The malware and botnet phenomenon is among the most significant threats to
cybersecurity today. Consequently, law enforcement agencies, security
companies, and researchers are constantly seeking to disrupt these malicious
operations through so-called takedown counter-operations. Unfortunately, the
success of these takedowns is mixed. Furthermore, very little is understood as
to how botnets and malware delivery operations respond to takedown attempts. We
present a comprehensive study of three malware delivery operations that were
targeted for takedown in 2015-16 using global download metadata provided by a
major security company. In summary, we found that: (1) Distributed delivery
architectures were commonly used, indicating the need for better security
hygiene and coordination by the (ab)used service providers. (2) A minority of
malware binaries were responsible for the majority of download activity,
suggesting that detecting these “super binaries” would yield the most benefit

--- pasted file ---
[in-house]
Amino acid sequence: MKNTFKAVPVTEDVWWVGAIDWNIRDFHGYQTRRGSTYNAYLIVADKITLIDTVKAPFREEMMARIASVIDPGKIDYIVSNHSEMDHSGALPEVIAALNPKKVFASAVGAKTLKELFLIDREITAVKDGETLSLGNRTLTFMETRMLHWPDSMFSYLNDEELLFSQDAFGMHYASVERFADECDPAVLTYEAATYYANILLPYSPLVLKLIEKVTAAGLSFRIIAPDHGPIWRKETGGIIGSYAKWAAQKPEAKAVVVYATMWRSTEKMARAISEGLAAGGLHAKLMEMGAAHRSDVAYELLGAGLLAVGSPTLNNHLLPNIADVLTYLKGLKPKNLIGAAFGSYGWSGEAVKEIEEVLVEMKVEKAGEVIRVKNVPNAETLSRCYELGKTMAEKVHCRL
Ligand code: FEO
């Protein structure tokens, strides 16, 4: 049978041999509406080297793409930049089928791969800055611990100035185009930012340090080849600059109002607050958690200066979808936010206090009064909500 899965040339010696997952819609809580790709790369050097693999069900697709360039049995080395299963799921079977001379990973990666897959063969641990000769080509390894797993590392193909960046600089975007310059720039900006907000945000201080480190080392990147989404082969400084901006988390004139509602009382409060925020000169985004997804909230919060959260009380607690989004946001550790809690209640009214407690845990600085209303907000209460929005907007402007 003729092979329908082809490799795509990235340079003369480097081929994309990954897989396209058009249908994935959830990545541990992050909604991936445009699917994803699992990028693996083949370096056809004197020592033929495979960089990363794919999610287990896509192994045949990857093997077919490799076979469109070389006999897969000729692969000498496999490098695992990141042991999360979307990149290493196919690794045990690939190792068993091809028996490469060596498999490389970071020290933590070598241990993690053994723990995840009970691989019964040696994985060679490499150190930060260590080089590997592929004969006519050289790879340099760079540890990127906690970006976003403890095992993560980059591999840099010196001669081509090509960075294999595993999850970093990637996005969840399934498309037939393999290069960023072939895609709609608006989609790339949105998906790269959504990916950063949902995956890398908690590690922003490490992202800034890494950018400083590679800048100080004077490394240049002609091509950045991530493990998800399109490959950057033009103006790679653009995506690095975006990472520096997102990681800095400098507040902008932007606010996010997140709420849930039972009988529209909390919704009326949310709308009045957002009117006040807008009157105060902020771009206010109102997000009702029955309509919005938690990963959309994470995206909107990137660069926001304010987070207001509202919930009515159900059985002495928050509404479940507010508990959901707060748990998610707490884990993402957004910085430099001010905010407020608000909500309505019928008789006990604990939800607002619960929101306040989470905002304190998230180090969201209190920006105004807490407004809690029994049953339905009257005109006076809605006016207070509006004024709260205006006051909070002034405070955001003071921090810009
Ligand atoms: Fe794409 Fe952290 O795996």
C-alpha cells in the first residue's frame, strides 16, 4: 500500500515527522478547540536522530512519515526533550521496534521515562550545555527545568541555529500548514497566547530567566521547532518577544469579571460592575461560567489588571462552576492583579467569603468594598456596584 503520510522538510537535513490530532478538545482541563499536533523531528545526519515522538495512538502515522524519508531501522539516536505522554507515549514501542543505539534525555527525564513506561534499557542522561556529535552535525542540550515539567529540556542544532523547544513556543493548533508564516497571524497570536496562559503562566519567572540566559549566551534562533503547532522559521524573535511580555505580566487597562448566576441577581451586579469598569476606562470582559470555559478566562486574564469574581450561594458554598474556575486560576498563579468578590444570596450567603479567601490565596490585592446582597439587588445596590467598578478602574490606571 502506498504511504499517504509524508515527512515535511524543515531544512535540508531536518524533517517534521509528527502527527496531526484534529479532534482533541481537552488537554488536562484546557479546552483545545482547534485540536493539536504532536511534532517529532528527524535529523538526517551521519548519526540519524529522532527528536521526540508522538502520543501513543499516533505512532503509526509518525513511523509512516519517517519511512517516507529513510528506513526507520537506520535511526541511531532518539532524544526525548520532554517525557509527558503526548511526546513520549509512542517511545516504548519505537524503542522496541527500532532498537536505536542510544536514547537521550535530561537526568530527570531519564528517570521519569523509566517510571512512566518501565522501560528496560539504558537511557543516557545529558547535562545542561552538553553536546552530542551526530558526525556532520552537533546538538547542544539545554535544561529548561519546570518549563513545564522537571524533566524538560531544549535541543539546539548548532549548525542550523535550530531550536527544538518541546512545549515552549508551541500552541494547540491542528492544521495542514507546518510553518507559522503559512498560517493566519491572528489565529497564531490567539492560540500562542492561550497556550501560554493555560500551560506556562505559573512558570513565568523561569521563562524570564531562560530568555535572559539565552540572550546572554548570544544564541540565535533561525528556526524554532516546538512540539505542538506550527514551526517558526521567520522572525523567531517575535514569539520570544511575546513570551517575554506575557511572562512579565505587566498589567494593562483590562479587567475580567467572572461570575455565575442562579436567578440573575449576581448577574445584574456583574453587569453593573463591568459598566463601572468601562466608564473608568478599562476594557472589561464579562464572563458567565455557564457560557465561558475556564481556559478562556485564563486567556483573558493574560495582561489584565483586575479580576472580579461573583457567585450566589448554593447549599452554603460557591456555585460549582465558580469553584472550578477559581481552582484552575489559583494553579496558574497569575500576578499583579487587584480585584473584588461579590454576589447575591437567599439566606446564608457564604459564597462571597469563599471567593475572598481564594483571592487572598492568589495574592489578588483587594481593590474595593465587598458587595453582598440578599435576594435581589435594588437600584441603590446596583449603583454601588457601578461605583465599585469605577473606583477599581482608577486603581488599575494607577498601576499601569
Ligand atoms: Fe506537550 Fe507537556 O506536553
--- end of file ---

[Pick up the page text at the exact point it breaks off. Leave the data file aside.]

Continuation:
to the security community. (3) The malware operations exhibited displacing and
defiant behaviours following their respective takedown attempts. We argue that
these “predictable” behaviours could be factored into future takedown
strategies. (4) The malware operations also exhibited previously undocumented
behaviours, such as Dridex dropping competing brands of malware, or Dorkbot and
Upatre heavily relying on upstream dropper malware. These “unpredictable”
behaviours indicate the need for researchers to use better threat-monitoring

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